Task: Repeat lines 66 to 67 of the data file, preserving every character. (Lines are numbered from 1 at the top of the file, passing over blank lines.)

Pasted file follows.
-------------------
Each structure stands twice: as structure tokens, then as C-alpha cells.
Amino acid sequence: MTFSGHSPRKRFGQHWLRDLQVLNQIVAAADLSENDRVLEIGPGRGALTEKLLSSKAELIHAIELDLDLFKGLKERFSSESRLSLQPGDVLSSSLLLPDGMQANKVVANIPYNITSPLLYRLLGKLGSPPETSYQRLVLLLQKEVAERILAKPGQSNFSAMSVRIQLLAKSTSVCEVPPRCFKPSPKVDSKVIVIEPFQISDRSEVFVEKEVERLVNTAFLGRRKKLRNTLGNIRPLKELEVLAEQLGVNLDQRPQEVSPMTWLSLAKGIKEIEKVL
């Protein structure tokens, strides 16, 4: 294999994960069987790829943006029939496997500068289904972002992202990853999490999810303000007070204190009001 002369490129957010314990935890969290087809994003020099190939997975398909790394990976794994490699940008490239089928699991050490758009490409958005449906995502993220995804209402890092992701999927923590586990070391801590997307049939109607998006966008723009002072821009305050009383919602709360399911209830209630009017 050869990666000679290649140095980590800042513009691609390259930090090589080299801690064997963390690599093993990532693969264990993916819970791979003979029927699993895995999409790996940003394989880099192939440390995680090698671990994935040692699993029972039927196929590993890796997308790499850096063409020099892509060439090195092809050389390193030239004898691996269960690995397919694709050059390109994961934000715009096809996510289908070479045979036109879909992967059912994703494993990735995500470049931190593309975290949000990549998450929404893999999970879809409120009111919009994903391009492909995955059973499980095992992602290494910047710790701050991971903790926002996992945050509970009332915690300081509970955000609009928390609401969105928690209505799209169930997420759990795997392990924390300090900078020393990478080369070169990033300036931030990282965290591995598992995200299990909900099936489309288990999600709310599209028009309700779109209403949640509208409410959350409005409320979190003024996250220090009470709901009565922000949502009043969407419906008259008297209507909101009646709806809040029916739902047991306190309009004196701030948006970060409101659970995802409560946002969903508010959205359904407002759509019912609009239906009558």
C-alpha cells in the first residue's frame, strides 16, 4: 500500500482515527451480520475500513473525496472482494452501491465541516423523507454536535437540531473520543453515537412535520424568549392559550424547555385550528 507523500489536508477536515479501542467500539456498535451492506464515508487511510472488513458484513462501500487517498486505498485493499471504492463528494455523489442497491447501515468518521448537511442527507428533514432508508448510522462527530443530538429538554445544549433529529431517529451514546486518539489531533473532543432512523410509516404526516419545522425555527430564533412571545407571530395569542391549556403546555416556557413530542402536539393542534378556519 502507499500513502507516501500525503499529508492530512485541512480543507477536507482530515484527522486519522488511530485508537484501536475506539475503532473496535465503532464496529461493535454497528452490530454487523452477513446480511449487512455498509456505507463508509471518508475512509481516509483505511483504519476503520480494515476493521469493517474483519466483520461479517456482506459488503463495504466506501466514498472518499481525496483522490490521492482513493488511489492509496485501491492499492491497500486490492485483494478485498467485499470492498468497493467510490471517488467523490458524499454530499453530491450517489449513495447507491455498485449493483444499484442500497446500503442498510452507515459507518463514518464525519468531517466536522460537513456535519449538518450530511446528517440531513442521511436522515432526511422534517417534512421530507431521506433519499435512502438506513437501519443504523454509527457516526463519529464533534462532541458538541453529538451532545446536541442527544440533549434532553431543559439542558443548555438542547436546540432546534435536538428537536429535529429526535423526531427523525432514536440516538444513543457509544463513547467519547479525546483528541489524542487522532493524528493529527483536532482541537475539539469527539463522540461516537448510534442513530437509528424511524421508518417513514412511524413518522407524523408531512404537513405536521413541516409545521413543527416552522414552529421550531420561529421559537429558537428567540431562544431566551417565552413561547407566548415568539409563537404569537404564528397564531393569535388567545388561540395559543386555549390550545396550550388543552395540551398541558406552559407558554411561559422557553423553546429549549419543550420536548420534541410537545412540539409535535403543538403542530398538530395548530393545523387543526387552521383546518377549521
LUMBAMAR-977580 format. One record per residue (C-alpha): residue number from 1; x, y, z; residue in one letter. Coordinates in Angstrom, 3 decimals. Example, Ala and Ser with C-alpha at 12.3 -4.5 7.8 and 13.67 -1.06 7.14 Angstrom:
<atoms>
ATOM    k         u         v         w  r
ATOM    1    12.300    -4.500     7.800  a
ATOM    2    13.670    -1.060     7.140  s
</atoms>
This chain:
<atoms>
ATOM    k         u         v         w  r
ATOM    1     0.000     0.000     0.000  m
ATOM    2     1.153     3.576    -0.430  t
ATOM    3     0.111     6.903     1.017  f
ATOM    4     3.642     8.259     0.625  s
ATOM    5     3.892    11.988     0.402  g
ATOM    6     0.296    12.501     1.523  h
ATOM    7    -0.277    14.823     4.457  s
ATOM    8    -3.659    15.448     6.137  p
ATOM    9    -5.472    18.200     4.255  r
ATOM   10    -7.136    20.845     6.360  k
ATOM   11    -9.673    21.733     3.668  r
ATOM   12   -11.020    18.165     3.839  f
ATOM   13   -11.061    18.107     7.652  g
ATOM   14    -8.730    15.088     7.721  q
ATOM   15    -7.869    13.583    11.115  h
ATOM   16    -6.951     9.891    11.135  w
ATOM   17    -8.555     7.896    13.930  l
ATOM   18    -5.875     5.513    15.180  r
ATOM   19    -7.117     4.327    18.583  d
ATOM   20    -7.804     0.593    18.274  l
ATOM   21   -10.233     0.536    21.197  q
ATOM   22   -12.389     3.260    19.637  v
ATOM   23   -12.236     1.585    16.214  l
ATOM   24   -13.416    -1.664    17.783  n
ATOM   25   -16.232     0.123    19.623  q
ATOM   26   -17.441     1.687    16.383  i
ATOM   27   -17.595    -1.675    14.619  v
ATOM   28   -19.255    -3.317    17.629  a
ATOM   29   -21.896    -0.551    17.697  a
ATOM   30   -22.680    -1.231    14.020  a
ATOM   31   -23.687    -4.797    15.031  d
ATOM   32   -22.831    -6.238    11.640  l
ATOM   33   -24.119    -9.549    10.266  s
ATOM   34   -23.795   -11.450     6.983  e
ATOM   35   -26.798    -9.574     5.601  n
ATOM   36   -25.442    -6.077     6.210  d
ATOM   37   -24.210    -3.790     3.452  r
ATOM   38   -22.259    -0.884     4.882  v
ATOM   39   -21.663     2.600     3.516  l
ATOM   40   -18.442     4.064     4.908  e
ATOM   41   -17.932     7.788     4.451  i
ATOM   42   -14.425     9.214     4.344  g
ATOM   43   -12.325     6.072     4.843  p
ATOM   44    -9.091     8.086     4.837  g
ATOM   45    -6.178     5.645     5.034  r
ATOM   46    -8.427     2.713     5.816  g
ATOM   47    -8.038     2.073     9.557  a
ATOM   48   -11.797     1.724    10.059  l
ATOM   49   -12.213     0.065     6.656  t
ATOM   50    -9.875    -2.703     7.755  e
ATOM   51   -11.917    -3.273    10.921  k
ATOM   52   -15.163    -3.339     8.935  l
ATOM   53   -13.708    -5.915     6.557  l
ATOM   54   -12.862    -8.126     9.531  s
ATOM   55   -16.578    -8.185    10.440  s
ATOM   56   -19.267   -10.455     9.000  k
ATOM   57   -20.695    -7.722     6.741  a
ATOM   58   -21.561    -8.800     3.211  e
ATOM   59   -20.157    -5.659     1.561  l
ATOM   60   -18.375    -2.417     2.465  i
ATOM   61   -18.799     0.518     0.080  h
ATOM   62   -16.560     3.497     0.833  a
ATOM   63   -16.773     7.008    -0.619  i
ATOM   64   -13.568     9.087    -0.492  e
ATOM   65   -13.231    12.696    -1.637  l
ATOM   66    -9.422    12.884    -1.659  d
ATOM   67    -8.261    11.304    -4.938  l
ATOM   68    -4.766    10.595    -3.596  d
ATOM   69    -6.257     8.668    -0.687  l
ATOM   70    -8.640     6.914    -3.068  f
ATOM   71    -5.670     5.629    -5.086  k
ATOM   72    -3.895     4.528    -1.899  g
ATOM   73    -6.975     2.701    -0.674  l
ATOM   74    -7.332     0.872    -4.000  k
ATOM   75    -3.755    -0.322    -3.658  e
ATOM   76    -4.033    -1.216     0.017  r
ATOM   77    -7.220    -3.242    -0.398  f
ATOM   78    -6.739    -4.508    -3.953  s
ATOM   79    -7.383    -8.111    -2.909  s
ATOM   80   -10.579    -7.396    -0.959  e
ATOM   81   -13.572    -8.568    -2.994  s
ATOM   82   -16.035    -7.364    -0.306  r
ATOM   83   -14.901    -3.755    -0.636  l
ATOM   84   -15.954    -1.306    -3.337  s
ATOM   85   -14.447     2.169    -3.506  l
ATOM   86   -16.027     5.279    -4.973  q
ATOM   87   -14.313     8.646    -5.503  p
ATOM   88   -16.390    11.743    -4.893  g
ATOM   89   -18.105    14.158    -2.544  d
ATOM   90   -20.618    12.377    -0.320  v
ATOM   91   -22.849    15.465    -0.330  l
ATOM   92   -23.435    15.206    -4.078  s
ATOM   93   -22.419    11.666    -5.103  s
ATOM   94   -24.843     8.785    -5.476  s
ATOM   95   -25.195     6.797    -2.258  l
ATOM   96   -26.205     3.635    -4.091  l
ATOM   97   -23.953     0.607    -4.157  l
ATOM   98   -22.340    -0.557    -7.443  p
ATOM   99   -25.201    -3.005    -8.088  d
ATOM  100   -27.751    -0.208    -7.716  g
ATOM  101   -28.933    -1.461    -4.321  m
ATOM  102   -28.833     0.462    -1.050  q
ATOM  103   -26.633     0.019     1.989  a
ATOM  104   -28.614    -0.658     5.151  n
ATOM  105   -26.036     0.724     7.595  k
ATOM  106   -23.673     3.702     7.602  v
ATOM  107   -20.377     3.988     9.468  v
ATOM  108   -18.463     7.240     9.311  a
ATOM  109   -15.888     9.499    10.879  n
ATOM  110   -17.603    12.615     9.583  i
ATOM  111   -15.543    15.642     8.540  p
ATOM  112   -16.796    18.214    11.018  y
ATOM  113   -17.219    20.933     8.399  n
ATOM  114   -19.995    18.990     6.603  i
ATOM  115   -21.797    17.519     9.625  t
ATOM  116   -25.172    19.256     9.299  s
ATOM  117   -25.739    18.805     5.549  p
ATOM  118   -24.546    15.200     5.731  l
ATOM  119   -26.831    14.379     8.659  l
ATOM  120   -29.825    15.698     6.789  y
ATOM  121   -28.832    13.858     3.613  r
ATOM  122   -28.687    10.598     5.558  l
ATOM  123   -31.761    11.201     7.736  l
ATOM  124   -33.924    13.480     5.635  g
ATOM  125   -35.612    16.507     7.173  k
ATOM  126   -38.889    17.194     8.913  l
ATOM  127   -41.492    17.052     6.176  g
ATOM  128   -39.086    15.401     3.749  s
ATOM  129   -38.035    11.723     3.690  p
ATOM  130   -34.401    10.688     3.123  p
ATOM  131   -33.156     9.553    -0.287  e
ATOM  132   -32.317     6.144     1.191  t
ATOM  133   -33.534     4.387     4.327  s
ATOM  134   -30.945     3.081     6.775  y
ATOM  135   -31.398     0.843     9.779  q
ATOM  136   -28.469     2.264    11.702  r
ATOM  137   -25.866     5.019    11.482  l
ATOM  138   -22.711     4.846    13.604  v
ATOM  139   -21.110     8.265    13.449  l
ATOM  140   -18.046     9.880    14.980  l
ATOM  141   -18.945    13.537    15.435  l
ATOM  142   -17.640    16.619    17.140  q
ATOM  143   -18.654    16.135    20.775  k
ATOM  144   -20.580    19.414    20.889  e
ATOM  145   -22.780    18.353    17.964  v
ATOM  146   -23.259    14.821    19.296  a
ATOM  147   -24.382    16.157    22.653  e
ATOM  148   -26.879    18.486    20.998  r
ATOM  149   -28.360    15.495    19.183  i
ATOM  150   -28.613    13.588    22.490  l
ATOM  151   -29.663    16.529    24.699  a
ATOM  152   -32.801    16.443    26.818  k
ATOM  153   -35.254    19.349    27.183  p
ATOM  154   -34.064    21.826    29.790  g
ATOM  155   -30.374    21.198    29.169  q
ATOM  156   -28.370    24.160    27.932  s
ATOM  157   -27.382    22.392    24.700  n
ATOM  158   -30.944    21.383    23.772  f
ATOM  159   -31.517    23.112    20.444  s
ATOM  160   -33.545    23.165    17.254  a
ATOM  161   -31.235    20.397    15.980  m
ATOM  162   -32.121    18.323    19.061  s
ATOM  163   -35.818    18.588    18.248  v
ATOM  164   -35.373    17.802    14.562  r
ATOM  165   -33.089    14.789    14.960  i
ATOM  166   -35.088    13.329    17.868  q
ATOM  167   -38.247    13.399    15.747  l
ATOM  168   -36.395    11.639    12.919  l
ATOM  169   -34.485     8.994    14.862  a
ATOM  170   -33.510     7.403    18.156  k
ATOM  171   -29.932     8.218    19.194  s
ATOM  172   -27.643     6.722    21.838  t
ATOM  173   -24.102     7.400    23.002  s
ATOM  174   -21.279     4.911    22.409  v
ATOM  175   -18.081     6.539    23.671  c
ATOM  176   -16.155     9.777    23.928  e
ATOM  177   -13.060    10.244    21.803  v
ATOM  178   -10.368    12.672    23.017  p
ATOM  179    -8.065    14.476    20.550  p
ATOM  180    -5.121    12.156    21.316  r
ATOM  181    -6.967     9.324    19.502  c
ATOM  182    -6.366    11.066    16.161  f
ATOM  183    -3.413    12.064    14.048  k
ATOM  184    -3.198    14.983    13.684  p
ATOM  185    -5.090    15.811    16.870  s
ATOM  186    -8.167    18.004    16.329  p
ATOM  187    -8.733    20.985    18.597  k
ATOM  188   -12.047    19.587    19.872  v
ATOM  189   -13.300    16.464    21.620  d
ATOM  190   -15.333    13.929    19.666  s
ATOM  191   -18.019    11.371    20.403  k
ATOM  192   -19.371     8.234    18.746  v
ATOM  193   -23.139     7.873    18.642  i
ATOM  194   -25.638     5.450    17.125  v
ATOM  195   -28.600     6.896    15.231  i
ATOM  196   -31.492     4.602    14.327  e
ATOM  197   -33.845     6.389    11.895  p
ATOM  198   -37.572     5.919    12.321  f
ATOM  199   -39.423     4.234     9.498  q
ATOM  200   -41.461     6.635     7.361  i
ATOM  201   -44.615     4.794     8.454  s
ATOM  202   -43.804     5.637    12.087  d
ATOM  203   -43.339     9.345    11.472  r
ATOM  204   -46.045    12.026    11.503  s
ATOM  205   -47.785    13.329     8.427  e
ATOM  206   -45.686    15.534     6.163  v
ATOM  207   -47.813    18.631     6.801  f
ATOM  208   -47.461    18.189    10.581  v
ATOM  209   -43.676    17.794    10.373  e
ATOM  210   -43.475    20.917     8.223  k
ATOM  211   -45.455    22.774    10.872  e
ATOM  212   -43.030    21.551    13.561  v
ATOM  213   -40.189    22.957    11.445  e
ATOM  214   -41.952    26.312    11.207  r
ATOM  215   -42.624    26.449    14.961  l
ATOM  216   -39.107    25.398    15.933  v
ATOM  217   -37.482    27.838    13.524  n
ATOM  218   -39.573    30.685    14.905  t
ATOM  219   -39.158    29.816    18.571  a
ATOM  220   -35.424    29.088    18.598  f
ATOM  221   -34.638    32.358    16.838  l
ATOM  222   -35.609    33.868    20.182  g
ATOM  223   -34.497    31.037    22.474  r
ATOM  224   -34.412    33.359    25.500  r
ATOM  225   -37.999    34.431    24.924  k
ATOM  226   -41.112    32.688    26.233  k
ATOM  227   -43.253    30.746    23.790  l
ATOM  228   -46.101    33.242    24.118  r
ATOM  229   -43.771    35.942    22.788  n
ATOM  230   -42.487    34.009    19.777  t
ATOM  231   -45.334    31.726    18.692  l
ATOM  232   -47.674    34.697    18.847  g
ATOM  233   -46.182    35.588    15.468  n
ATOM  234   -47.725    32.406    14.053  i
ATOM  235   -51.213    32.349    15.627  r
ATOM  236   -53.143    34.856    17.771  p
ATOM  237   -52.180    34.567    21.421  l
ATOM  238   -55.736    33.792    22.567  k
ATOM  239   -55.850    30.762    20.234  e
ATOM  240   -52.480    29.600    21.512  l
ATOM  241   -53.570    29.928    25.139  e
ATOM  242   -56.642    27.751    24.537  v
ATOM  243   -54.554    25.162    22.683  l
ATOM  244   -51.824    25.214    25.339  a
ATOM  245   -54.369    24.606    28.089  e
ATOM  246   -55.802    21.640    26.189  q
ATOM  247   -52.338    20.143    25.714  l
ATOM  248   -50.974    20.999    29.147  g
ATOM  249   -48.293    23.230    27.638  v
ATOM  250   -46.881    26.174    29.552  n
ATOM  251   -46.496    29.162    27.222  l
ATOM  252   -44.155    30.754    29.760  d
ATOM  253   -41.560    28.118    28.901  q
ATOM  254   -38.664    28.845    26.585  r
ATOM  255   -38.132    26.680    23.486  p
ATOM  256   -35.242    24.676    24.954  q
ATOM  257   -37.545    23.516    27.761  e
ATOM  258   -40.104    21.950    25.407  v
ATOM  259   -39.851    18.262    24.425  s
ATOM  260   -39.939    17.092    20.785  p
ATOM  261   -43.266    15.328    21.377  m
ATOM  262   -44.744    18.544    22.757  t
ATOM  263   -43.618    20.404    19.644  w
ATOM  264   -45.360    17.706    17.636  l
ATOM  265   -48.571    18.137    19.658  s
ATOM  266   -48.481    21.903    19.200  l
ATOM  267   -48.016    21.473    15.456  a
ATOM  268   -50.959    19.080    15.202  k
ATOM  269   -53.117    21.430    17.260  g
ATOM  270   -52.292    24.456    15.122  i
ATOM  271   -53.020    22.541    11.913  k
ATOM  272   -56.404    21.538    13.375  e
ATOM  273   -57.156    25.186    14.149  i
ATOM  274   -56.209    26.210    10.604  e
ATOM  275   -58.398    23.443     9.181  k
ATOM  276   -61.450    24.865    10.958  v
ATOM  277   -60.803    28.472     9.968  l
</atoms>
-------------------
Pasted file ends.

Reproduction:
ATOM   53   -13.708    -5.915     6.557  l
ATOM   54   -12.862    -8.126     9.531  s